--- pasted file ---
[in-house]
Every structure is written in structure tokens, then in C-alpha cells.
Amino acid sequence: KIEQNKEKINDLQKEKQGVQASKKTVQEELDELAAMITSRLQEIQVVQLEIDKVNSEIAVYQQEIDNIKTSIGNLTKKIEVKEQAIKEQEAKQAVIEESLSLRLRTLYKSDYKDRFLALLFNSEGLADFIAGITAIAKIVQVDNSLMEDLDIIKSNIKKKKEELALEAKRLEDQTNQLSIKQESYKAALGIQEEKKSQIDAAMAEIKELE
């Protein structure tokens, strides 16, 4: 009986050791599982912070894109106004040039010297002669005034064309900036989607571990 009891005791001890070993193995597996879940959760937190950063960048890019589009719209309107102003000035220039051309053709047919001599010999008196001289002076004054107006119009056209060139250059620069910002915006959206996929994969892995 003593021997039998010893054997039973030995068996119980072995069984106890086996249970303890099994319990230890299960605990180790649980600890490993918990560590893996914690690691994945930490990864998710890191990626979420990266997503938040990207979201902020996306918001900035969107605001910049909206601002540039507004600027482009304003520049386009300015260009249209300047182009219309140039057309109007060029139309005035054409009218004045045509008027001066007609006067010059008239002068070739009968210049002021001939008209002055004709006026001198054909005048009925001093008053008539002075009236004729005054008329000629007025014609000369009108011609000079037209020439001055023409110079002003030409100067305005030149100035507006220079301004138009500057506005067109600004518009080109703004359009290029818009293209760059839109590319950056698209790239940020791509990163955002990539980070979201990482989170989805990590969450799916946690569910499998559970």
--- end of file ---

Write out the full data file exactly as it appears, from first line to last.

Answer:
[in-house]
Every structure is written in structure tokens, then in C-alpha cells.
Amino acid sequence: KIEQNKEKINDLQKEKQGVQASKKTVQEELDELAAMITSRLQEIQVVQLEIDKVNSEIAVYQQEIDNIKTSIGNLTKKIEVKEQAIKEQEAKQAVIEESLSLRLRTLYKSDYKDRFLALLFNSEGLADFIAGITAIAKIVQVDNSLMEDLDIIKSNIKKKKEELALEAKRLEDQTNQLSIKQESYKAALGIQEEKKSQIDAAMAEIKELE
């Protein structure tokens, strides 16, 4: 009986050791599982912070894109106004040039010297002669005034064309900036989607571990 009891005791001890070993193995597996879940959760937190950063960048890019589009719209309107102003000035220039051309053709047919001599010999008196001289002076004054107006119009056209060139250059620069910002915006959206996929994969892995 003593021997039998010893054997039973030995068996119980072995069984106890086996249970303890099994319990230890299960605990180790649980600890490993918990560590893996914690690691994945930490990864998710890191990626979420990266997503938040990207979201902020996306918001900035969107605001910049909206601002540039507004600027482009304003520049386009300015260009249209300047182009219309140039057309109007060029139309005035054409009218004045045509008027001066007609006067010059008239002068070739009968210049002021001939008209002055004709006026001198054909005048009925001093008053008539002075009236004729005054008329000629007025014609000369009108011609000079037209020439001055023409110079002003030409100067305005030149100035507006220079301004138009500057506005067109600004518009080109703004359009290029818009293209760059839109590319950056698209790239940020791509990163955002990539980070979201990482989170989805990590969450799916946690569910499998559970």